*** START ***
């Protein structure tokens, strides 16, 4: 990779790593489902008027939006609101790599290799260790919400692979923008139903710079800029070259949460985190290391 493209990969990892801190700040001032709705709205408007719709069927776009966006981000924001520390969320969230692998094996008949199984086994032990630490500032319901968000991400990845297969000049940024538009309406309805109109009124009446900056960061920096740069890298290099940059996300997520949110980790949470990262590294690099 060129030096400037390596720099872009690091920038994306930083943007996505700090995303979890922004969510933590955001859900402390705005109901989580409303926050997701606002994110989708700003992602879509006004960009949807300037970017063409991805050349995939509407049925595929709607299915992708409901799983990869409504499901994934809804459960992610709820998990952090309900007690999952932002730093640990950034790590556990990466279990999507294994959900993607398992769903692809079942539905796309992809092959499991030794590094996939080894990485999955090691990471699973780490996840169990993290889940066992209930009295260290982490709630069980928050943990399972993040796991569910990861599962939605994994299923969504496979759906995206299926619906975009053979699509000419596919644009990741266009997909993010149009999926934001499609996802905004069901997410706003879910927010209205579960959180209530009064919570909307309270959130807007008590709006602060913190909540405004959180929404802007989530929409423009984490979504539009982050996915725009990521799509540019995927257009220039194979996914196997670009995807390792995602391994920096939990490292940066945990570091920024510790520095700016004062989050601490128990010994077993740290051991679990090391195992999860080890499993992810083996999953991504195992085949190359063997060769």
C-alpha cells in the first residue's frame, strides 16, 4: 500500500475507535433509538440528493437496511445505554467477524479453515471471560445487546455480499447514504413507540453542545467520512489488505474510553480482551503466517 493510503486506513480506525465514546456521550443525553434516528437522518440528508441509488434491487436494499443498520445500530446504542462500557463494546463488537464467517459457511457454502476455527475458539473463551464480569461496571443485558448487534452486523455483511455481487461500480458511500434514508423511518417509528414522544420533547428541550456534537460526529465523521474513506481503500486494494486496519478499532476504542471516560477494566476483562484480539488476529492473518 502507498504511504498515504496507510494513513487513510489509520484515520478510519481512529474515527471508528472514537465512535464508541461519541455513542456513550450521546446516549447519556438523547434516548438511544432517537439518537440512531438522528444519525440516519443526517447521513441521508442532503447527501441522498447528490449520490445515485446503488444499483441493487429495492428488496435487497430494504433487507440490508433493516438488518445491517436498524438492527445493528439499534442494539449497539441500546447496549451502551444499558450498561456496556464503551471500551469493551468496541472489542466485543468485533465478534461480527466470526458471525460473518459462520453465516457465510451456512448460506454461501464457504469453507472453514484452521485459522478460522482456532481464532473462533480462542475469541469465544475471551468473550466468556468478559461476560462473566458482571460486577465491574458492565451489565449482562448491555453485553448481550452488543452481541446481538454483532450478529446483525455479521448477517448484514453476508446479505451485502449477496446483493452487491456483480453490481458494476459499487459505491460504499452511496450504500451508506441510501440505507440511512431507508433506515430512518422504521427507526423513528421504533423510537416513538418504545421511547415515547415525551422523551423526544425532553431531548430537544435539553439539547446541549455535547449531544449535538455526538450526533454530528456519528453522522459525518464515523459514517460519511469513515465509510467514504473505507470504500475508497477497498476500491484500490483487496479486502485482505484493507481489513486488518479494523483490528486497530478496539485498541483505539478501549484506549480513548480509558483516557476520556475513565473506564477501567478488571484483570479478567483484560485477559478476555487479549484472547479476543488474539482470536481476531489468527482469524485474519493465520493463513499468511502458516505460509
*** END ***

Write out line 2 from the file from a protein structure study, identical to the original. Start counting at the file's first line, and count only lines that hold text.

C-alpha cells in the first residue's frame, strides 16, 4: 500500500475507535433509538440528493437496511445505554467477524479453515471471560445487546455480499447514504413507540453542545467520512489488505474510553480482551503466517 493510503486506513480506525465514546456521550443525553434516528437522518440528508441509488434491487436494499443498520445500530446504542462500557463494546463488537464467517459457511457454502476455527475458539473463551464480569461496571443485558448487534452486523455483511455481487461500480458511500434514508423511518417509528414522544420533547428541550456534537460526529465523521474513506481503500486494494486496519478499532476504542471516560477494566476483562484480539488476529492473518 502507498504511504498515504496507510494513513487513510489509520484515520478510519481512529474515527471508528472514537465512535464508541461519541455513542456513550450521546446516549447519556438523547434516548438511544432517537439518537440512531438522528444519525440516519443526517447521513441521508442532503447527501441522498447528490449520490445515485446503488444499483441493487429495492428488496435487497430494504433487507440490508433493516438488518445491517436498524438492527445493528439499534442494539449497539441500546447496549451502551444499558450498561456496556464503551471500551469493551468496541472489542466485543468485533465478534461480527466470526458471525460473518459462520453465516457465510451456512448460506454461501464457504469453507472453514484452521485459522478460522482456532481464532473462533480462542475469541469465544475471551468473550466468556468478559461476560462473566458482571460486577465491574458492565451489565449482562448491555453485553448481550452488543452481541446481538454483532450478529446483525455479521448477517448484514453476508446479505451485502449477496446483493452487491456483480453490481458494476459499487459505491460504499452511496450504500451508506441510501440505507440511512431507508433506515430512518422504521427507526423513528421504533423510537416513538418504545421511547415515547415525551422523551423526544425532553431531548430537544435539553439539547446541549455535547449531544449535538455526538450526533454530528456519528453522522459525518464515523459514517460519511469513515465509510467514504473505507470504500475508497477497498476500491484500490483487496479486502485482505484493507481489513486488518479494523483490528486497530478496539485498541483505539478501549484506549480513548480509558483516557476520556475513565473506564477501567478488571484483570479478567483484560485477559478476555487479549484472547479476543488474539482470536481476531489468527482469524485474519493465520493463513499468511502458516505460509